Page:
The key to diagnosing or excluding these unusual conditions is obtaining blood and urine samples during the acute phase of the illness and having them analyzed in a qualified biochemical genetics laboratory. Many of these metabolic conditions are termed mitochondrial diseases because the problems arise from the part of body cells called the mitochondria.

If a child dies of a Reye's-like illness, it may be important to obtain blood and urine to check for these metabolic conditions. Collecting samples of liver and brain tissue shortly after death could be the key to diagnosing a condition that might affect other family members. It may even be possible to analyze tissue from an autopsy done many years ago to clarify whether a death was due to a metabolic cause.

Complications :
While most children who survive Reye's syndrome don't suffer any long-term damage, this disorder can occasionally result in permanent liver damage, irreversible nervous system damage, coma and death.

Reye's syndrome may include a combination of the following problems :

  • High levels of ammonia and acidity and a low level of sugar in the blood (hypoglycemia)
  • Fatty deposits in the liver and abnormal liver function tests
  • Poor blood clotting and bleeding caused by liver failure
  • Swelling of the brain, sometimes with coma and brain death

Earlier diagnosis and treatment can greatly reduce the chance of death.

Treatment:
Fortunately, most children whom doctors evaluate for possible signs and symptoms of Reye's syndrome don't have the disease. Instead, they may not have fully recovered from a flu-like illness, or they may be dealing with complications of dehydration. Children who receive a diagnosis of Reye's syndrome, however, may require admission to a pediatric intensive care unit. Drug treatments may include :

  • Intravenous fluids. These may include glucose to increase low blood sugar; electrolyte solutions containing sodium, potassium and chloride to correct blood chemistry values; and basic solutions to treat acidity.
  • Insulin. Small amounts of insulin can increase sugar metabolism.
  • Corticosteroids. A corticosteroid medication can reduce brain swelling and inflammation.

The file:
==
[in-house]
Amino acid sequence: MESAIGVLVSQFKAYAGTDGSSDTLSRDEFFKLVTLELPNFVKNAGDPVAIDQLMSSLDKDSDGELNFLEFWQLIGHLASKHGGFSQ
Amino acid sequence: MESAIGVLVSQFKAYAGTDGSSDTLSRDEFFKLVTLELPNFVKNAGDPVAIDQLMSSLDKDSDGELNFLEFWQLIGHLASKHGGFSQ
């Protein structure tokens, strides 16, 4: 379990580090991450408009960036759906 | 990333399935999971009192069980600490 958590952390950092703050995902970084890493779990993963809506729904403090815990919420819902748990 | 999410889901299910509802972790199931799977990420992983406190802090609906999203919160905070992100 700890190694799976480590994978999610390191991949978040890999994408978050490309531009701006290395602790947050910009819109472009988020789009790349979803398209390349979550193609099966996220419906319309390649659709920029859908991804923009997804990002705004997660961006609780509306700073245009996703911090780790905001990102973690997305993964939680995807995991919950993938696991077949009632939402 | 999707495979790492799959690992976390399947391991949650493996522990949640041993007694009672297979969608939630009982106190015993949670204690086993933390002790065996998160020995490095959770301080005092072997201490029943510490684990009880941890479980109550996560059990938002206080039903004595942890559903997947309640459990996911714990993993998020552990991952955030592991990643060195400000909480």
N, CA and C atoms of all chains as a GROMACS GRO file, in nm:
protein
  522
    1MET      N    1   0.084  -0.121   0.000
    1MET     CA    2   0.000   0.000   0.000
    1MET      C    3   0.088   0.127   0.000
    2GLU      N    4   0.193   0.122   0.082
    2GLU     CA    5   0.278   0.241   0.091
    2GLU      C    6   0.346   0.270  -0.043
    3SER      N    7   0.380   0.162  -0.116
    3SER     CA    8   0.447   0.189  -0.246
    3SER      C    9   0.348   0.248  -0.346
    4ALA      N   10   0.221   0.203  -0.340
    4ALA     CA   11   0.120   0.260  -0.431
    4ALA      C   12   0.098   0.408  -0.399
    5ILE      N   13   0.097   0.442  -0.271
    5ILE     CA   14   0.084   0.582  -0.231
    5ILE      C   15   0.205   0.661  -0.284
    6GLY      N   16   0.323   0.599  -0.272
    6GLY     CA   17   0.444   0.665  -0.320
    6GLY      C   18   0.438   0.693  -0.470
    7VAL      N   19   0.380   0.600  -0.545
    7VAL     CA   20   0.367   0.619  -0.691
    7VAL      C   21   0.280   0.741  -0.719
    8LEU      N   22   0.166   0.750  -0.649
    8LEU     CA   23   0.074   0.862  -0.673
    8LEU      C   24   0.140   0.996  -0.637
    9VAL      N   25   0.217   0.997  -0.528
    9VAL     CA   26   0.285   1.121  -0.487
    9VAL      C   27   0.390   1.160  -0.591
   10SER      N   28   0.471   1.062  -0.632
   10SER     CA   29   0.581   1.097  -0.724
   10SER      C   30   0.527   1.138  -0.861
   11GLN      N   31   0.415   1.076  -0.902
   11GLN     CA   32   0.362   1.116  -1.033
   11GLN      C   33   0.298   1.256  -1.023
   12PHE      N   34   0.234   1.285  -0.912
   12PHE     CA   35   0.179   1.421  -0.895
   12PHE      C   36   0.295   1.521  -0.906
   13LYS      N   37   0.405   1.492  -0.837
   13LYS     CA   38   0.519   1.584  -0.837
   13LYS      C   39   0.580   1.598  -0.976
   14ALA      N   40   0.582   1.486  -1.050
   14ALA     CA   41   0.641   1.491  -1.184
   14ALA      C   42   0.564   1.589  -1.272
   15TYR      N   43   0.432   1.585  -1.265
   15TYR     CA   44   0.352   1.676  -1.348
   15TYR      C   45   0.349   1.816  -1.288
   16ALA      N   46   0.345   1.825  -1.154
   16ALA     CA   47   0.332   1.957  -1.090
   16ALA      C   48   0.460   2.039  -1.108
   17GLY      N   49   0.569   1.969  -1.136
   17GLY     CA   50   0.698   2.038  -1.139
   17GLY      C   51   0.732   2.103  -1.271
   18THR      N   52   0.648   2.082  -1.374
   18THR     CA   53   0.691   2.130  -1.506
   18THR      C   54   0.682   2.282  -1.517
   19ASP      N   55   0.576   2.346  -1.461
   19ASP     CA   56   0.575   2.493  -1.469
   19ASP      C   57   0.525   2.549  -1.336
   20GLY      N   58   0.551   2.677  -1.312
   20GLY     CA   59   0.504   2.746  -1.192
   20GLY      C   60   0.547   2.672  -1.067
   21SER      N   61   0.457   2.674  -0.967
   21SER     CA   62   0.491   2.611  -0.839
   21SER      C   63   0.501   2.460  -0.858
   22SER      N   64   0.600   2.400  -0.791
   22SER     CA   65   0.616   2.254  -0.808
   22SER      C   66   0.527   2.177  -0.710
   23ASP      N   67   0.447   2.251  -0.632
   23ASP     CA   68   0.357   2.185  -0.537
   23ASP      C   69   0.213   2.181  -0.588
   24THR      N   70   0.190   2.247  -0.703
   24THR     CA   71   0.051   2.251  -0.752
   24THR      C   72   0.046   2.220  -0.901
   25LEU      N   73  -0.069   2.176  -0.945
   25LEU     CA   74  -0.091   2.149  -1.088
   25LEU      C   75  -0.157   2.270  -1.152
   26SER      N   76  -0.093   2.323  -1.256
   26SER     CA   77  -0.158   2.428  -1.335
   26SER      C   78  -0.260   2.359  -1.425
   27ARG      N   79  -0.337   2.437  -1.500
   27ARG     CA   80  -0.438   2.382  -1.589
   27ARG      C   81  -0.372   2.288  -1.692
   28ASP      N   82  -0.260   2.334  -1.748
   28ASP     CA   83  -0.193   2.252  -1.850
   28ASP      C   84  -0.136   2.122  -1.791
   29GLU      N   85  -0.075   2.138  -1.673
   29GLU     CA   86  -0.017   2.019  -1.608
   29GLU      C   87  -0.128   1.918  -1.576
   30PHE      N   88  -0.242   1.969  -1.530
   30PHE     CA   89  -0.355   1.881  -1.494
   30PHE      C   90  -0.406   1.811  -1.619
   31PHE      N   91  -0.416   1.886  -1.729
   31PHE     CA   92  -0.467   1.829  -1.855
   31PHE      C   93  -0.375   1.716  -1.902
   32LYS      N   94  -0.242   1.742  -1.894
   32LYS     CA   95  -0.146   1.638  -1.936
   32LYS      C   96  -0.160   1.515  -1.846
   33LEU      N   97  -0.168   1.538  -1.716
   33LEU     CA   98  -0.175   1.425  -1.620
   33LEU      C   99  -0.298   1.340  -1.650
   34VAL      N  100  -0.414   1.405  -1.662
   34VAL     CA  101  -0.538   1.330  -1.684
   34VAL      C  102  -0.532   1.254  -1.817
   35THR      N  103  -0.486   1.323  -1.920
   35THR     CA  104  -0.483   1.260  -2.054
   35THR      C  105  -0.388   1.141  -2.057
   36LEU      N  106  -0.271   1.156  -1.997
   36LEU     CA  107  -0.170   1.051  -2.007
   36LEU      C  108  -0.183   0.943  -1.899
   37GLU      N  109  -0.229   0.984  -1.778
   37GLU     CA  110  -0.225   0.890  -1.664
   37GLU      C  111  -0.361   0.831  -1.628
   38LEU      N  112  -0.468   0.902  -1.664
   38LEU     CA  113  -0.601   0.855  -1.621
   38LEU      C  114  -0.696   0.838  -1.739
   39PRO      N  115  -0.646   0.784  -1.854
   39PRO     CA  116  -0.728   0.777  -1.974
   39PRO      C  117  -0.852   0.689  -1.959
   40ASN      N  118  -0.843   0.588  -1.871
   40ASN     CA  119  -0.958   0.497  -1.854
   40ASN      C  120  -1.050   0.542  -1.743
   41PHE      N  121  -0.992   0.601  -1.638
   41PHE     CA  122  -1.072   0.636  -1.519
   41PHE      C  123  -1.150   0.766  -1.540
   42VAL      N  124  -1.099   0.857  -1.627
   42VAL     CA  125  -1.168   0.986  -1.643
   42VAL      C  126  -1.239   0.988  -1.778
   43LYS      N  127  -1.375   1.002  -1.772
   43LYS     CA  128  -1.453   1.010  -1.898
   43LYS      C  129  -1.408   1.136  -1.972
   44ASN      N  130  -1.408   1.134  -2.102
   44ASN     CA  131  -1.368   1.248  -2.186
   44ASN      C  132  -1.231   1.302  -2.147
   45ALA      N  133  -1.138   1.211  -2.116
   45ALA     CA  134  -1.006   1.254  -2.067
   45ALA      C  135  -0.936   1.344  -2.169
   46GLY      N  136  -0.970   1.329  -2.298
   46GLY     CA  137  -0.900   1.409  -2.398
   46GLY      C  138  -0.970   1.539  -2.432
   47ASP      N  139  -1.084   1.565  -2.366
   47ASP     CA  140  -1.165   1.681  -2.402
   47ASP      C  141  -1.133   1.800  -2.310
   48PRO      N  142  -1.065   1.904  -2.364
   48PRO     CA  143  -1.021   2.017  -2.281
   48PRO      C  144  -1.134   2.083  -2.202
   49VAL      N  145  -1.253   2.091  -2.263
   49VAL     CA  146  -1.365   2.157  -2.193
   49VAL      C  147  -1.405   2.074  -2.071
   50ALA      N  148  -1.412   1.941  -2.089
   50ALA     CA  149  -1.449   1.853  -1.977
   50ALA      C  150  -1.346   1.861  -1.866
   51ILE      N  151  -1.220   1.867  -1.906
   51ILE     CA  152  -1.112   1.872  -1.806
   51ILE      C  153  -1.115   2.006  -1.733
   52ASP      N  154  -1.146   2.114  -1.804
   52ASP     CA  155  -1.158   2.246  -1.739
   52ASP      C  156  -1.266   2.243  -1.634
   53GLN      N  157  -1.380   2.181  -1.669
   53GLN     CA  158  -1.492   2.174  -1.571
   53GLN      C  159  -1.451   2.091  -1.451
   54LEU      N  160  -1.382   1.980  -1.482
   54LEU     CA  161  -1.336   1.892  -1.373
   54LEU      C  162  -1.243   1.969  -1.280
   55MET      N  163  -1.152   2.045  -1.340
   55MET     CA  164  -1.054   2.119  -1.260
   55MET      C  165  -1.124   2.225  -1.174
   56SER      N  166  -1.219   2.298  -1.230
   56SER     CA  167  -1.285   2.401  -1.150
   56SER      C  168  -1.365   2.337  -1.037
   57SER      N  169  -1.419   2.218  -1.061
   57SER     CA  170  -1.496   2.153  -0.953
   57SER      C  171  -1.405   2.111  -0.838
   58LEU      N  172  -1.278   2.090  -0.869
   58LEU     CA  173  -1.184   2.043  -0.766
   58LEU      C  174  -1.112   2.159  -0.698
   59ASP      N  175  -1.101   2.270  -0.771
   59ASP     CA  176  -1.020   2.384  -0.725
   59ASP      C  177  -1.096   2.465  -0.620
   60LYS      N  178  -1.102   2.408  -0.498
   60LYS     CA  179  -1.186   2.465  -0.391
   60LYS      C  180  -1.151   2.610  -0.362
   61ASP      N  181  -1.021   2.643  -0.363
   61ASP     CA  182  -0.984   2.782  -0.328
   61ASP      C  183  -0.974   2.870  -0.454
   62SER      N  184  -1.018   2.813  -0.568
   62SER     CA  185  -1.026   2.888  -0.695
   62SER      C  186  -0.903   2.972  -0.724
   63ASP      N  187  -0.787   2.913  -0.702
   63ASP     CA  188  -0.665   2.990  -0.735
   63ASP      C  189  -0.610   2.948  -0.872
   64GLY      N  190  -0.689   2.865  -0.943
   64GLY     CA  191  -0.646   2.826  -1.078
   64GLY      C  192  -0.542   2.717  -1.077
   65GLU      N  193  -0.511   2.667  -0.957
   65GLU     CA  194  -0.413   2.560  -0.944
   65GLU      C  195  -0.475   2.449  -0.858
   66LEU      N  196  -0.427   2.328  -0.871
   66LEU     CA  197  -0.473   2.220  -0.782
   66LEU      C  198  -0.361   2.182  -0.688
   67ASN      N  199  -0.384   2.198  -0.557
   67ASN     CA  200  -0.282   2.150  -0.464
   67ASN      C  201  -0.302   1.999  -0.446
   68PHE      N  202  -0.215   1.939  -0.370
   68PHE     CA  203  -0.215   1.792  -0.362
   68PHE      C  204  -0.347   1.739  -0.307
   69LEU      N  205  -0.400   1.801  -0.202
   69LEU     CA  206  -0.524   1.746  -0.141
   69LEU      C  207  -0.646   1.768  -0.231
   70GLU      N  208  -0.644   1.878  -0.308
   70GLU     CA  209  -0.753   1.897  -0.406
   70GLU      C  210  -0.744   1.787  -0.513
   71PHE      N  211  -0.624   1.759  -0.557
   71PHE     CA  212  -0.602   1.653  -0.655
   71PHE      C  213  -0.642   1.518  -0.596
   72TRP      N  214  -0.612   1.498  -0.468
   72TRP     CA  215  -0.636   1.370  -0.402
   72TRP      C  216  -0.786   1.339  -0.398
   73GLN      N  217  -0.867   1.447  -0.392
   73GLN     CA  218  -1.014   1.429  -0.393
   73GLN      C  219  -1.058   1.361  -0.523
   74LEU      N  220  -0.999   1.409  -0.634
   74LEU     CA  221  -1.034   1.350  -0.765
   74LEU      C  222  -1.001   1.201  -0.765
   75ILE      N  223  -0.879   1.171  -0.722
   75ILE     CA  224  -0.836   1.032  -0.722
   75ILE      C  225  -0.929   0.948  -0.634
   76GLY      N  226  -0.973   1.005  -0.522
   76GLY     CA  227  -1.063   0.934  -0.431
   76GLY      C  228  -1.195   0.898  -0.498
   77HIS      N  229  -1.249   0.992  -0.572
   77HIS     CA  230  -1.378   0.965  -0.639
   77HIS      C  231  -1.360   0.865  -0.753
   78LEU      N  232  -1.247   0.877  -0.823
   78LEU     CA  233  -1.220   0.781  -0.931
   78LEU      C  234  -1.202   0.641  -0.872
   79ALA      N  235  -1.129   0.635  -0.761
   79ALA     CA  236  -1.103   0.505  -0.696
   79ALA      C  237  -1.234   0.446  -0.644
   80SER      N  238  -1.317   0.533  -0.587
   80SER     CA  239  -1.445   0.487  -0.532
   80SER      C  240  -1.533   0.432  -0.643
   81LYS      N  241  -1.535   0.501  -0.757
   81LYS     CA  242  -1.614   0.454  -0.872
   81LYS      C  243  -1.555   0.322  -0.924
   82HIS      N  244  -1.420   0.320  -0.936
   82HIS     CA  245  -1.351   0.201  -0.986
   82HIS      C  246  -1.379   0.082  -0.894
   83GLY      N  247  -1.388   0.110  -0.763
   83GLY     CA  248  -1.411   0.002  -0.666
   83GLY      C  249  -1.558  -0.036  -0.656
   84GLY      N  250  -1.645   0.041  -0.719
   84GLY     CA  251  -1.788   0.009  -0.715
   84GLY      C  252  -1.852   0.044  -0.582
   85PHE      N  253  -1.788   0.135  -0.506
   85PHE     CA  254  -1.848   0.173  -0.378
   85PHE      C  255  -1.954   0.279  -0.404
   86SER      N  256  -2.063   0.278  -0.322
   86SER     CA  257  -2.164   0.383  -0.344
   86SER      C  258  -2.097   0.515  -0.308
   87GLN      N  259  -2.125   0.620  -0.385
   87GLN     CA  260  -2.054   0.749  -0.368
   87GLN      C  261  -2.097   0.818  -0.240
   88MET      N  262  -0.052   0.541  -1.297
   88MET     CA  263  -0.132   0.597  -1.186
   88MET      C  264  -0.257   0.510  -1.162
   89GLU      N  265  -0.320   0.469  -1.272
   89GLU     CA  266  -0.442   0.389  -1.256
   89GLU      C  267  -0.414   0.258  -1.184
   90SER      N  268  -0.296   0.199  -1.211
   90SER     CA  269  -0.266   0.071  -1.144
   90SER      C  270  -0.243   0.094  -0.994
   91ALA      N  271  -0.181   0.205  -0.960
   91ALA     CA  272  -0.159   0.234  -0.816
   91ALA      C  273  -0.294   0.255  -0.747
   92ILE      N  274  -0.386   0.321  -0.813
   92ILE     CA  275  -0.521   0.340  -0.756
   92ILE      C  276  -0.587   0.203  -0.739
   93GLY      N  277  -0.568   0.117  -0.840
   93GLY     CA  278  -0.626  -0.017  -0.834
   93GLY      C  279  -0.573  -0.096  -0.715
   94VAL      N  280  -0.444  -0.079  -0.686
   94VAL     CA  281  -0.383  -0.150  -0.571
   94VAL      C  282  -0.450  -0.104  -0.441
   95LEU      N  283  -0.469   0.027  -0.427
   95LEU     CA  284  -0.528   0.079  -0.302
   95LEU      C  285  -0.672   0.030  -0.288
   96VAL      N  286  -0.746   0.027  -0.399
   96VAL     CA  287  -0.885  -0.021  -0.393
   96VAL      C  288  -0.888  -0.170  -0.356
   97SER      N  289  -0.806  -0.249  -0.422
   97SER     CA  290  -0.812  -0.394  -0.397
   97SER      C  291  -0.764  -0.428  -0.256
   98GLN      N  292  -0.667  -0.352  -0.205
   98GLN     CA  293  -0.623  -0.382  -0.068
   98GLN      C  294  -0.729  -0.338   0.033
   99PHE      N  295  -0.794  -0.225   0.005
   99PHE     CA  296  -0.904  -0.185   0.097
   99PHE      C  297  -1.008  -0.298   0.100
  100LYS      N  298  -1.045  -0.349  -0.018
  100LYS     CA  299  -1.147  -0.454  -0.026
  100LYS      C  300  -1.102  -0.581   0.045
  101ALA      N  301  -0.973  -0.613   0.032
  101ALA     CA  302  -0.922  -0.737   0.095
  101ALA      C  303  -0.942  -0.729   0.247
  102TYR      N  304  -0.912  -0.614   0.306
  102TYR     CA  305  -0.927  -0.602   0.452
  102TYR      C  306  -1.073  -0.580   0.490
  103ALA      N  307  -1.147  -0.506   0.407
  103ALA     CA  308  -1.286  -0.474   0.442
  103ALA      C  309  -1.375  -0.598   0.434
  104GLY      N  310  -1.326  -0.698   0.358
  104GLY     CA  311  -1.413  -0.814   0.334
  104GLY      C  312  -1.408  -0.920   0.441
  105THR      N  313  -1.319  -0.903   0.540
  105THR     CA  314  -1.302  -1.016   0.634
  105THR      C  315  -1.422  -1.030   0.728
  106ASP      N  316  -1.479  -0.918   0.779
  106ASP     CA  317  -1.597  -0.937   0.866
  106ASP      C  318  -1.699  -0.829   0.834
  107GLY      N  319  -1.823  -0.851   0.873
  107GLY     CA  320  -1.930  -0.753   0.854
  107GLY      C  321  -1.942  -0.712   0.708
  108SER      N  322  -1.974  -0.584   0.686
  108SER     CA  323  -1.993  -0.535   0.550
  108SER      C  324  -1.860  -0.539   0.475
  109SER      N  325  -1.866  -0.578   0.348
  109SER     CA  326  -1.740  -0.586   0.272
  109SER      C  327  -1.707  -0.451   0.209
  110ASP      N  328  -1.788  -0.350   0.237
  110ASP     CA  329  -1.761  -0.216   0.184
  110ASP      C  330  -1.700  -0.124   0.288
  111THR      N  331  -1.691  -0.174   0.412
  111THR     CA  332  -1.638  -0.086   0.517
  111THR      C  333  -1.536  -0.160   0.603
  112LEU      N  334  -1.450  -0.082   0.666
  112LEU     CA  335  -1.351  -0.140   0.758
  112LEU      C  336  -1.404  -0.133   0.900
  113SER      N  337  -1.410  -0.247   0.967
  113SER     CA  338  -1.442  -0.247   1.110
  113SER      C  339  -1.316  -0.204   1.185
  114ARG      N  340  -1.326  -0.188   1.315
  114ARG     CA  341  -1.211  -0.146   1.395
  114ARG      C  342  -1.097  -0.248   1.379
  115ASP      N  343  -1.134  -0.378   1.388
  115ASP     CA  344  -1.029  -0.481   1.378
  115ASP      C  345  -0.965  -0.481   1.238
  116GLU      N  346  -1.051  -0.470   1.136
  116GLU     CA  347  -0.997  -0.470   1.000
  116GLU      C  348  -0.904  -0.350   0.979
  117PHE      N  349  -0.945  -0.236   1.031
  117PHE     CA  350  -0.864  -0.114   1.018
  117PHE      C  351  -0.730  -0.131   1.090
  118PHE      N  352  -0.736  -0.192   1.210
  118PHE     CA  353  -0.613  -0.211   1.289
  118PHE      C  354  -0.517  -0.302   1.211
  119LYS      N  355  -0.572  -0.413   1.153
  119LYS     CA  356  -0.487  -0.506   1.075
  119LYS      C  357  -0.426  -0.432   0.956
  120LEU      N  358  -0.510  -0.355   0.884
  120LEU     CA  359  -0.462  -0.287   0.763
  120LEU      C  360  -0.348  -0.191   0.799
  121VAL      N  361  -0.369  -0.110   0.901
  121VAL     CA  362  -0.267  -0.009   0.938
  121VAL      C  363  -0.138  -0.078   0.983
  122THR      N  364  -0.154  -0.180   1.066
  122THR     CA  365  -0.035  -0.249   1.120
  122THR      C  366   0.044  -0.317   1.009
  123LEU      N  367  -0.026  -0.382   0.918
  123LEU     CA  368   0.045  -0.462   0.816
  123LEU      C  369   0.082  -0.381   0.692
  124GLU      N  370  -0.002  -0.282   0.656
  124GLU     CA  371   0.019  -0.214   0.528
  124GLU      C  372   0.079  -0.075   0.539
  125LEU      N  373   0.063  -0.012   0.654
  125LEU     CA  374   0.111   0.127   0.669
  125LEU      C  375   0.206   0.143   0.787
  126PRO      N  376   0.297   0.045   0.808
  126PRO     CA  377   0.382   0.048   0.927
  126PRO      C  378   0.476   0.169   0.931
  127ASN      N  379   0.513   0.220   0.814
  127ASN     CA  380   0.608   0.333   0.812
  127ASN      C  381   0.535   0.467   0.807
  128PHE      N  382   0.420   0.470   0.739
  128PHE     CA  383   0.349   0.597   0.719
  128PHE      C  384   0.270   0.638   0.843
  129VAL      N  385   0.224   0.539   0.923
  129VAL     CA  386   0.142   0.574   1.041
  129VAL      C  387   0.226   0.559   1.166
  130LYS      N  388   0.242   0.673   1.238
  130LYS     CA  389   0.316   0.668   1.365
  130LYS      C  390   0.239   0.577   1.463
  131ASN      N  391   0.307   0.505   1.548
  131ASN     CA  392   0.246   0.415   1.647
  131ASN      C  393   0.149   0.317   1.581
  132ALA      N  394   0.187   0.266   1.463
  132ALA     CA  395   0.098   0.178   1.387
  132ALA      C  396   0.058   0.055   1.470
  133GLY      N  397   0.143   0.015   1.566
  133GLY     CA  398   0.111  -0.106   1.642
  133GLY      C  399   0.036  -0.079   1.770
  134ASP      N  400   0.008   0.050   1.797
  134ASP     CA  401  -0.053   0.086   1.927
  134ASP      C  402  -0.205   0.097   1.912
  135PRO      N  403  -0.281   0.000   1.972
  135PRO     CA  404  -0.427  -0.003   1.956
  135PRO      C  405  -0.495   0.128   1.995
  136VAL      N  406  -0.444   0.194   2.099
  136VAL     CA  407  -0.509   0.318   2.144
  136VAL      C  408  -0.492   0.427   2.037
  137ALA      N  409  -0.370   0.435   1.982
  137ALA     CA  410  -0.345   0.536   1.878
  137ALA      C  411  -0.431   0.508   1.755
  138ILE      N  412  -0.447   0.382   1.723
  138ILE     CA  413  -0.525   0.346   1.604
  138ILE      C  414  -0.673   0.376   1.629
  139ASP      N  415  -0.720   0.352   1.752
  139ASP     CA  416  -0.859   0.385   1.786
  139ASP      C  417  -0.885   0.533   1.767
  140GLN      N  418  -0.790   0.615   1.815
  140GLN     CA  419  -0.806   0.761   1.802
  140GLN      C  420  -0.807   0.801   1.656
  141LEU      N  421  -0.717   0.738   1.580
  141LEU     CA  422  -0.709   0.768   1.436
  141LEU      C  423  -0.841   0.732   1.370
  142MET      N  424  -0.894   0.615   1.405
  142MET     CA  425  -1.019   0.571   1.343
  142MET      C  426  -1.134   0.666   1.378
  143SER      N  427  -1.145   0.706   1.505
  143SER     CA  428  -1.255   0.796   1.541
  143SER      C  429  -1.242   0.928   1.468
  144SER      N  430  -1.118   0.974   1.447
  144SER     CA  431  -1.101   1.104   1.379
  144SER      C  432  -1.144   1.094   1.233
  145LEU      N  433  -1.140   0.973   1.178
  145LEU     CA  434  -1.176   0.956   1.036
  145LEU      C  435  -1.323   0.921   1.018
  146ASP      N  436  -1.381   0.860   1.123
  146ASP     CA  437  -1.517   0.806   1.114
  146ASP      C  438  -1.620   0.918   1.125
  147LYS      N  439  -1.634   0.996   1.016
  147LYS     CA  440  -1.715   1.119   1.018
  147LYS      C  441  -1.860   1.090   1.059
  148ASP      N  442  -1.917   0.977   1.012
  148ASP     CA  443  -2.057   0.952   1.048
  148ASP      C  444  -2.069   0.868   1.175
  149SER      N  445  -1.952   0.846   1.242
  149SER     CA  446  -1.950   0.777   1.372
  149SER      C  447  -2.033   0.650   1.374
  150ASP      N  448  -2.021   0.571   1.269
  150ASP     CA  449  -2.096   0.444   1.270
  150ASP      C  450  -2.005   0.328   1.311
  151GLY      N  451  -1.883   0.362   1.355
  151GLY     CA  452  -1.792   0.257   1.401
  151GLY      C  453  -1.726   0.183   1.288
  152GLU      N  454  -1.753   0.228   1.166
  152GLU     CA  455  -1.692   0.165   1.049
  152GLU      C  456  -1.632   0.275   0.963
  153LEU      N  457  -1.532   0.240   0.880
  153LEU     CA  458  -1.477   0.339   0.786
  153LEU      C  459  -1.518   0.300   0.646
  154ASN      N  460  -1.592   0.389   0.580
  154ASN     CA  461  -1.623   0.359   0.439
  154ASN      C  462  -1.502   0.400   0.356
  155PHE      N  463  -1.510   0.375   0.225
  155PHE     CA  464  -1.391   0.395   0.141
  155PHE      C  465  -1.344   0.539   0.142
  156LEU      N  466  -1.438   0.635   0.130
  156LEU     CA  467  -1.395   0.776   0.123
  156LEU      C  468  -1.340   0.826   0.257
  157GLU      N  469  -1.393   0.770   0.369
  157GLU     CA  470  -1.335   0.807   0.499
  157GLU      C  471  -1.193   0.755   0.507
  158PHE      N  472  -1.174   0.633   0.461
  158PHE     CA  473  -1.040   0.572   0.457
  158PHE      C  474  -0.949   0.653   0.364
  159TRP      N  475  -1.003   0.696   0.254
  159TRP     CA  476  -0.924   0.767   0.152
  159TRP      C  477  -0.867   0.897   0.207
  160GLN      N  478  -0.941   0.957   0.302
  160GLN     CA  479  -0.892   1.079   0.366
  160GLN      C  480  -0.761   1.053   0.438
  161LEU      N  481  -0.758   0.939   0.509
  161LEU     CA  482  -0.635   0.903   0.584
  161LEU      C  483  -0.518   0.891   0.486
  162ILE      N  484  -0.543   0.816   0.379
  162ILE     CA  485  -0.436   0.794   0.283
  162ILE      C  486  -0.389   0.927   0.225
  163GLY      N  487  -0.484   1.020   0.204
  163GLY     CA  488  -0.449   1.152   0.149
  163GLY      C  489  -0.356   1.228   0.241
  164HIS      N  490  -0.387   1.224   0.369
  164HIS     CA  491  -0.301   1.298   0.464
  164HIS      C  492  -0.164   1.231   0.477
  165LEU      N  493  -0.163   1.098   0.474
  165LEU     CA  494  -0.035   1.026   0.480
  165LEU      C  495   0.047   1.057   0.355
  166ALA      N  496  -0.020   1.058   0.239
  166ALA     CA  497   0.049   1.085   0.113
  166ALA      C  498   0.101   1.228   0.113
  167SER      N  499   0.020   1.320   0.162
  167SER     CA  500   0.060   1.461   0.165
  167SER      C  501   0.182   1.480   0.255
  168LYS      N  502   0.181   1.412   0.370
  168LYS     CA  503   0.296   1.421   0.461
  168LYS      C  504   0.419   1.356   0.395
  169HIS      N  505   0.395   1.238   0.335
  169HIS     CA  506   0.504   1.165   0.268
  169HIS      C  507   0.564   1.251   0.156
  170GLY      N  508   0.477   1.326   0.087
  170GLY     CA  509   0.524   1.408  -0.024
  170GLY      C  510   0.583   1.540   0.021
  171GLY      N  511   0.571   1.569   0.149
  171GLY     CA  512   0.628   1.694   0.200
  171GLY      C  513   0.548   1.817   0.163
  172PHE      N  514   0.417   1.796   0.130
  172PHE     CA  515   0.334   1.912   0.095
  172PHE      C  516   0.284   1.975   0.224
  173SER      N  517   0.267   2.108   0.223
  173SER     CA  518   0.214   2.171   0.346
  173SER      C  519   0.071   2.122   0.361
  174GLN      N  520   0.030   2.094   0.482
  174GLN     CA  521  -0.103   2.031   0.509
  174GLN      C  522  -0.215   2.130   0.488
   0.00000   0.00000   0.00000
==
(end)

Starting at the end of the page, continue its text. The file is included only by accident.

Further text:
• Diuretics. A diuretic, such as mannitol, can increase fluid loss through urination and help reduce brain swelling.

Your doctor may want to continuously monitor your child's blood pressure using a thin, flexible tube (arterial catheter). An arterial catheter is threaded into an artery and is commonly used to monitor blood gases and acidity, as well as blood pressure.

If Reye's syndrome reaches an advanced stage, treatment may include the use of a ventilator to help assist a child with breathing.

Prevention:
To reduce the risk of Reye's syndrome, avoid giving aspirin or medications that contain aspirin to your child to treat viral illnesses. Other names for aspirin include :

  • Acetylsalicylic acid
  • Acetylsalicylate
  • Salicylic acid
  • Salicylate

If your child or teenager has the flu or chickenpox, use other medications such as acetaminophen (Tylenol, others), ibuprofen (Advil, Motrin, others) or naproxen sodium (Aleve) to reduce fever or relieve pain. Unless specifically advised by your child's doctor, don't give aspirin to anyone younger than 19. Check the label on any medication you're going to give your child, because aspirin can show up in some unexpected places. Some products that contain aspirin include Alka-Seltzer, some Excedrin products and Pepto-Bismol. Also, check with your doctor before giving your child any alternative or folk remedies. Some of these also contain aspirin. If a full ingredient list isn't available, don't give the medicine to your child without checking with your doctor first.

Some children with chronic diseases, such as juvenile rheumatoid arthritis, may need treatment long term with drugs that contain aspirin. Doctors advise that these children receive the varicella (chickenpox) and influenza vaccines to reduce their risk of developing Reye's syndrome. In fact, the varicella vaccine is now recommended for all healthy children between 12 and 15 months old. It's also recommended that children between six and 24 months of age receive the influenza vaccine each October. Never having these two diseases helps prevent Reye's syndrome.

 
Please be aware that this information is provided to supplement the care provided by your physician. It is neither intended nor implied to be a substitute for professional medical advice. CALL YOUR HEALTHCARE PROVIDER IMMEDIATELY IF YOU THINK YOU MAY HAVE A MEDICAL EMERGENCY. Always seek the advice of your physician or other qualified health provider prior to starting any new treatment or with any questions you may have regarding a medical condition.
Disease & Conditions
A B C D E F G H I J K L M N O P Q R S T U V W X Y Z
Home  |  About  |  Contact |  Site Map  |  Disclaimer Design by Digital Arts A Web Design Company